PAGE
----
By Karen Stocker
Whereas educating and discovering on an indigenous reservation in Costa Rica, Karen Stocker chanced on that for local scholars who attended the highschool outdoors the reservation, severe reactions existed to the predominantly racist highschool atmosphere. whereas a few maintained their indigenous identification and did poorly in class, others succeeded academically, yet rejected their Indianness and the reservation. among those poles lay a complete host of responses. In "I will not remain Indian, i will hold Studying," Stocker addresses the institutionalized boundaries those scholars confronted and explores the interplay among schooling and identification. She finds how overt and hidden curricula taught ethnic, racial, and gendered identities and the way the dominant ideology of the city, found in university, conveyed racist messages to scholars. "I will not remain Indian, i'm going to retain Studying," files how scholars from the reservation reacted to, coped with, and resisted discrimination. Her interpretation of the studies of those scholars makes an important contribution to anthropology, Latin American experiences, serious race concept, and academic idea.
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Additional info for I Won't Stay Indian, I'll Keep Studying: Race, Place, And Discrimination in a Costa Rican High School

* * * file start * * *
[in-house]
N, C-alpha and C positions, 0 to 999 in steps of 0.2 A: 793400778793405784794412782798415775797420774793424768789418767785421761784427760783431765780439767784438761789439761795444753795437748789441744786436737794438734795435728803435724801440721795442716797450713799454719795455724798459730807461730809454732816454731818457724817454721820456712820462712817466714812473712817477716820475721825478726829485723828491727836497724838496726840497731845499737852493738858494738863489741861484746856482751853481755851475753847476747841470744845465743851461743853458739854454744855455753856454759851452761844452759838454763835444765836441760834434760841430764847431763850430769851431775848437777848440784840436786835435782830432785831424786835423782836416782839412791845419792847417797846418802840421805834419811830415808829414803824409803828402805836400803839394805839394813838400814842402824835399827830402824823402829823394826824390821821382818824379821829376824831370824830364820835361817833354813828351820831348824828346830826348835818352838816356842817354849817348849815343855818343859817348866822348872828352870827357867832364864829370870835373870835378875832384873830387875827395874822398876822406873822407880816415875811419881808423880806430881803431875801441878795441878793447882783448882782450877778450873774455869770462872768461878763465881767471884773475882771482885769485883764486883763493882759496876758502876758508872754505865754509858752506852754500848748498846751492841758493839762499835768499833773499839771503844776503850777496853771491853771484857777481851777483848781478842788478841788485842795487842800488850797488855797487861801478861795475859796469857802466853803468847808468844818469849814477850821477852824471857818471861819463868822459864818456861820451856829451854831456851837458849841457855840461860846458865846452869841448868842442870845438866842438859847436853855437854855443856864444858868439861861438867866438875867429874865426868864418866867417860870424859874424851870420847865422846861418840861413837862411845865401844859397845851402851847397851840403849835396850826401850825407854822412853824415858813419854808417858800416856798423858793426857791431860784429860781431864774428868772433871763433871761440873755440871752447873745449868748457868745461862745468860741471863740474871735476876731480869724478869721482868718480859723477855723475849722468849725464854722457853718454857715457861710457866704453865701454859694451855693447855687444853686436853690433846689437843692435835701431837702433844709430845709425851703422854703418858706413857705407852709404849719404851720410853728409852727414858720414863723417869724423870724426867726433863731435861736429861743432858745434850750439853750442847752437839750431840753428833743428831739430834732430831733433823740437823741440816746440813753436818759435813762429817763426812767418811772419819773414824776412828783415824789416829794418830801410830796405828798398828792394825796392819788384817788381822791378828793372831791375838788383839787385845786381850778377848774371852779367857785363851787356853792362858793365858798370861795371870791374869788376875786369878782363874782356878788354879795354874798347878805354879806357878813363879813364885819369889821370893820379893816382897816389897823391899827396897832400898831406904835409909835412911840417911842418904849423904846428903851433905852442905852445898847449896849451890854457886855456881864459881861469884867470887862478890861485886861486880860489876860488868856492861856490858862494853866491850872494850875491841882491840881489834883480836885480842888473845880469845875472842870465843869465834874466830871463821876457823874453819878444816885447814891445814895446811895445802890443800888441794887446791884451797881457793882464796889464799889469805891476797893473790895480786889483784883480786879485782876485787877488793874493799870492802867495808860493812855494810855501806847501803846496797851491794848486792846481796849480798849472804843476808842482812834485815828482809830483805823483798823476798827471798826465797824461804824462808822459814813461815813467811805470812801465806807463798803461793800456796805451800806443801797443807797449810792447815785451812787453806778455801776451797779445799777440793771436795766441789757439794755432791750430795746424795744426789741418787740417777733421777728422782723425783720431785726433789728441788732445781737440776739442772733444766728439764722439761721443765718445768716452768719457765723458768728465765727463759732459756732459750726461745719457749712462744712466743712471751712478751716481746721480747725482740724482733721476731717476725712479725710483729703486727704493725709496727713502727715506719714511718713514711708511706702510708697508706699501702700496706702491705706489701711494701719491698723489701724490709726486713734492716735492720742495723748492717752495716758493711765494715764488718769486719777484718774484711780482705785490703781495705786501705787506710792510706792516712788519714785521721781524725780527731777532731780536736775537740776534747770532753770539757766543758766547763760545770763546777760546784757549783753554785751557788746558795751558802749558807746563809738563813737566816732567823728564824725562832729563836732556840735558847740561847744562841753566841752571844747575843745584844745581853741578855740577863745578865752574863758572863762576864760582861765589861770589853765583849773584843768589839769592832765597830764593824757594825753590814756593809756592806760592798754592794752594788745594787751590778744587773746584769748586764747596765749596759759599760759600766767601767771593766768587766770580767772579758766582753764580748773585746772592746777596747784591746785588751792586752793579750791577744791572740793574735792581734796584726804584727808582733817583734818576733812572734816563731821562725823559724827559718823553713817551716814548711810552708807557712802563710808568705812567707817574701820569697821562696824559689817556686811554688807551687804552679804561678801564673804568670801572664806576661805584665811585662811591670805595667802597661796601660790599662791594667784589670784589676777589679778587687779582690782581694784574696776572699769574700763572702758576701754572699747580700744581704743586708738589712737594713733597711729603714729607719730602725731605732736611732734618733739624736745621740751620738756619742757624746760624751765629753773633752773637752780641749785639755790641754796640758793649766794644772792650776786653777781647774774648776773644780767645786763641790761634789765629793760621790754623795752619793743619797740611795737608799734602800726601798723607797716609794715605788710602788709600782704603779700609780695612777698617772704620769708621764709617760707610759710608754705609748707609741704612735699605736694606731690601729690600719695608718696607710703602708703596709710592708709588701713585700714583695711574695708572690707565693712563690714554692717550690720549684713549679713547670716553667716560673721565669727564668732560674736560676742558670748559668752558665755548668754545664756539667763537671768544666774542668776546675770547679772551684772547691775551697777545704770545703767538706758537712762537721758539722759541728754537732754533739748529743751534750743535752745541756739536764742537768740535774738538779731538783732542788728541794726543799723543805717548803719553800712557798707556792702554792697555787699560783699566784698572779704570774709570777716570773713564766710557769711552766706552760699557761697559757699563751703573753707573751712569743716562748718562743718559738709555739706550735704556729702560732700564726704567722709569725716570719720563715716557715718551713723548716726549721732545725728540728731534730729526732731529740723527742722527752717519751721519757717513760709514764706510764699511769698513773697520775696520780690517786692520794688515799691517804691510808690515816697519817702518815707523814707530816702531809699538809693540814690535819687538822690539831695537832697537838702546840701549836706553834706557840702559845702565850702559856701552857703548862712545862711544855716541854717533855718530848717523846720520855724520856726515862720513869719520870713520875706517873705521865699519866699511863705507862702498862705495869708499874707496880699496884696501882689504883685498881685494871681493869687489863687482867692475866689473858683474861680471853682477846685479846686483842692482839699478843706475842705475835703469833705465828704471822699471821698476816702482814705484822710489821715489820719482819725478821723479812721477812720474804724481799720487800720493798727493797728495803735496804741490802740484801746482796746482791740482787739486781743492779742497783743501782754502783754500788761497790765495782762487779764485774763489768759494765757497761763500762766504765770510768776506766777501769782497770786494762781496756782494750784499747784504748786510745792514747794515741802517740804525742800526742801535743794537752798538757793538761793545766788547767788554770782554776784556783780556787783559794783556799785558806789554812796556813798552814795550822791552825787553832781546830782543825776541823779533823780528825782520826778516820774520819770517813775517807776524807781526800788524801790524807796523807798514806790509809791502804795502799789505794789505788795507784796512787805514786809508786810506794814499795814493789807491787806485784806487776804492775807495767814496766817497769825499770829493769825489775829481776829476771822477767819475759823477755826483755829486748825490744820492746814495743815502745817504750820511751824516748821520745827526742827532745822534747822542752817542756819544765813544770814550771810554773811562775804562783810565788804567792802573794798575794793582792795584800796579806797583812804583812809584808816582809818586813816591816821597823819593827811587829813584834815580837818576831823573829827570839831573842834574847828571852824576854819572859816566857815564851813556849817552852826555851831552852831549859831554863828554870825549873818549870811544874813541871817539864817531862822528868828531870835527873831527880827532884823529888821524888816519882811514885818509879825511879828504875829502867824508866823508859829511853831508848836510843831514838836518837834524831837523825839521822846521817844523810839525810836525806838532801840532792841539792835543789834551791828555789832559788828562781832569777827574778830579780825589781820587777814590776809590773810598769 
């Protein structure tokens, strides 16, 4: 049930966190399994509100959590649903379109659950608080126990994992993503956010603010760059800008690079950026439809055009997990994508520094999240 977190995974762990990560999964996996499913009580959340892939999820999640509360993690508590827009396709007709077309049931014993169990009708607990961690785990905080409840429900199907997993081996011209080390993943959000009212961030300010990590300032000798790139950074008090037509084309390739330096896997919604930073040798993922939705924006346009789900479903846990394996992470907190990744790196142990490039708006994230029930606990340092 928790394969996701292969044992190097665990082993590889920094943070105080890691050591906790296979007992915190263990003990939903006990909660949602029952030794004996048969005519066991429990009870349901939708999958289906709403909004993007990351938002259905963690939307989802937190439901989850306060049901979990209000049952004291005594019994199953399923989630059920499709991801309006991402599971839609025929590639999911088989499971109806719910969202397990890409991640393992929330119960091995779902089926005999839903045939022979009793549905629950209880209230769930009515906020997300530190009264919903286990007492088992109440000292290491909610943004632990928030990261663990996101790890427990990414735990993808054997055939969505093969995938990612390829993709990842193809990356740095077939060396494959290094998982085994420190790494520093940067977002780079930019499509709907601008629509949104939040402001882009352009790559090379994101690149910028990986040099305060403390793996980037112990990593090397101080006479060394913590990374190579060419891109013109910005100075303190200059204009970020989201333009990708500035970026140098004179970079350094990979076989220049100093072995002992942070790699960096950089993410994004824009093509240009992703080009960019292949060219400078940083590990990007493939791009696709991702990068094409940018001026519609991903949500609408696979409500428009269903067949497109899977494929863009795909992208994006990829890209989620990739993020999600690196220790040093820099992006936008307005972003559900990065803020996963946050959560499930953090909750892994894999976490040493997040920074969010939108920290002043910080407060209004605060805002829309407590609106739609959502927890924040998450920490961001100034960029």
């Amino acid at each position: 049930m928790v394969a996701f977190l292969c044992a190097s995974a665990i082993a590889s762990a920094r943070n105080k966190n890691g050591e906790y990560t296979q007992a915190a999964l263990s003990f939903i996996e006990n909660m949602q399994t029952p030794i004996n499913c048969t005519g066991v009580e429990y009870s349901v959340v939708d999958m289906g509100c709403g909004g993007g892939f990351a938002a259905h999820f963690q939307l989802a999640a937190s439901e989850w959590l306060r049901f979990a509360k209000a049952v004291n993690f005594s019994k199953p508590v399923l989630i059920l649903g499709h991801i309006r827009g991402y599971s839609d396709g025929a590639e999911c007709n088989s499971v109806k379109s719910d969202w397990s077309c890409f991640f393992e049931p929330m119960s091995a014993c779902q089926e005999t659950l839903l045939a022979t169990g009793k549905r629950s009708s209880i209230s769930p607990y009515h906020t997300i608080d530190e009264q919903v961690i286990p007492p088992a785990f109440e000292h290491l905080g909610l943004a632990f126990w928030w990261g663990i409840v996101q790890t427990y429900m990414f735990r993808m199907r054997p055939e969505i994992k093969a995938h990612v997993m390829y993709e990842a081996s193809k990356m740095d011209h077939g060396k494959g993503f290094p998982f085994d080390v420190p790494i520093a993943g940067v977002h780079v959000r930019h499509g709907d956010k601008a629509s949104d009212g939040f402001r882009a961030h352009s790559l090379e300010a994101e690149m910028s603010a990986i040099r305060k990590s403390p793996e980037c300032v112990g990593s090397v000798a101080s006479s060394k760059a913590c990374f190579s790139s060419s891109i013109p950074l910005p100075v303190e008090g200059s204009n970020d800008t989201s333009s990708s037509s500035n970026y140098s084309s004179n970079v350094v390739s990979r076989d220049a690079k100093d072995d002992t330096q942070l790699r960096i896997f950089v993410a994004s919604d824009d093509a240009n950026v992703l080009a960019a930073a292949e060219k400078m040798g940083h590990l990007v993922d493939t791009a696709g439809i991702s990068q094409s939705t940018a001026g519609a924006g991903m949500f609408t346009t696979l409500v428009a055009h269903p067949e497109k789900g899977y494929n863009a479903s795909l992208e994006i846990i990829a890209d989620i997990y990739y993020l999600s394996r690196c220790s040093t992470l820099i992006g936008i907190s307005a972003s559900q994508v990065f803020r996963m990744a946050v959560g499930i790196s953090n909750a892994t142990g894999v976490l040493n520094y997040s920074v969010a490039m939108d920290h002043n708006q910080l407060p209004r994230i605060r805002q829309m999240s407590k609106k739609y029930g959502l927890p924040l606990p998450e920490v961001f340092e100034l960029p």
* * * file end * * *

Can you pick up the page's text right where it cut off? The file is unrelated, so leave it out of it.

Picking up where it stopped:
I passed ten students on bicycles, five cars (mostly filled with teachers, some offering rides and others questioning my odd appearance), and the teachers’ carpool bus (chock-full, of course). 18 THE HUSBAND’S ANTHROPOLOGIST The following day I returned to school dreading the coldness of teachers insulted by my presentation. Although I did confront some of that, most of the comments had more to do with my appearance the previous afternoon. ” The sticky situation, however, served to balance the power dynamic once again—to the extent possible—between the teachers and me.
Students also complained of being watched off campus by community members during lunch breaks (and reported for infractions embellished from daily, nondisruptive activities). RITEÑO VALUES AS THE STANDARD FOR SRHS Surveillance was not the only way students were affected by the dominant attitudes of Santa Rita, including those manifested through gossip given to hyperbole. Teachers’ estimations of other teachers, based on rumor and the elements deemed central to belonging in Santa Rita (whiteness and wealth, residence in Santa Rita, and following “Spanish” culture) eventually made their way to student conversations.
Many Nambueseños defined witches as women who had nothing better to do than transform themselves into beasts and bewitch people. Similarly, in their view I had no recognizable occupation for which I deserved pay. Just as I was la bruja, I was also la embrujada—my marriage was widely considered a result of witchcraft, in part because of the racist idea that no gringa would marry an indio for any other reason. In another situation, it was unclear whether witchcraft was at work, whether a humorous situation was the result of divine intervention, or if I could chalk it up to karma.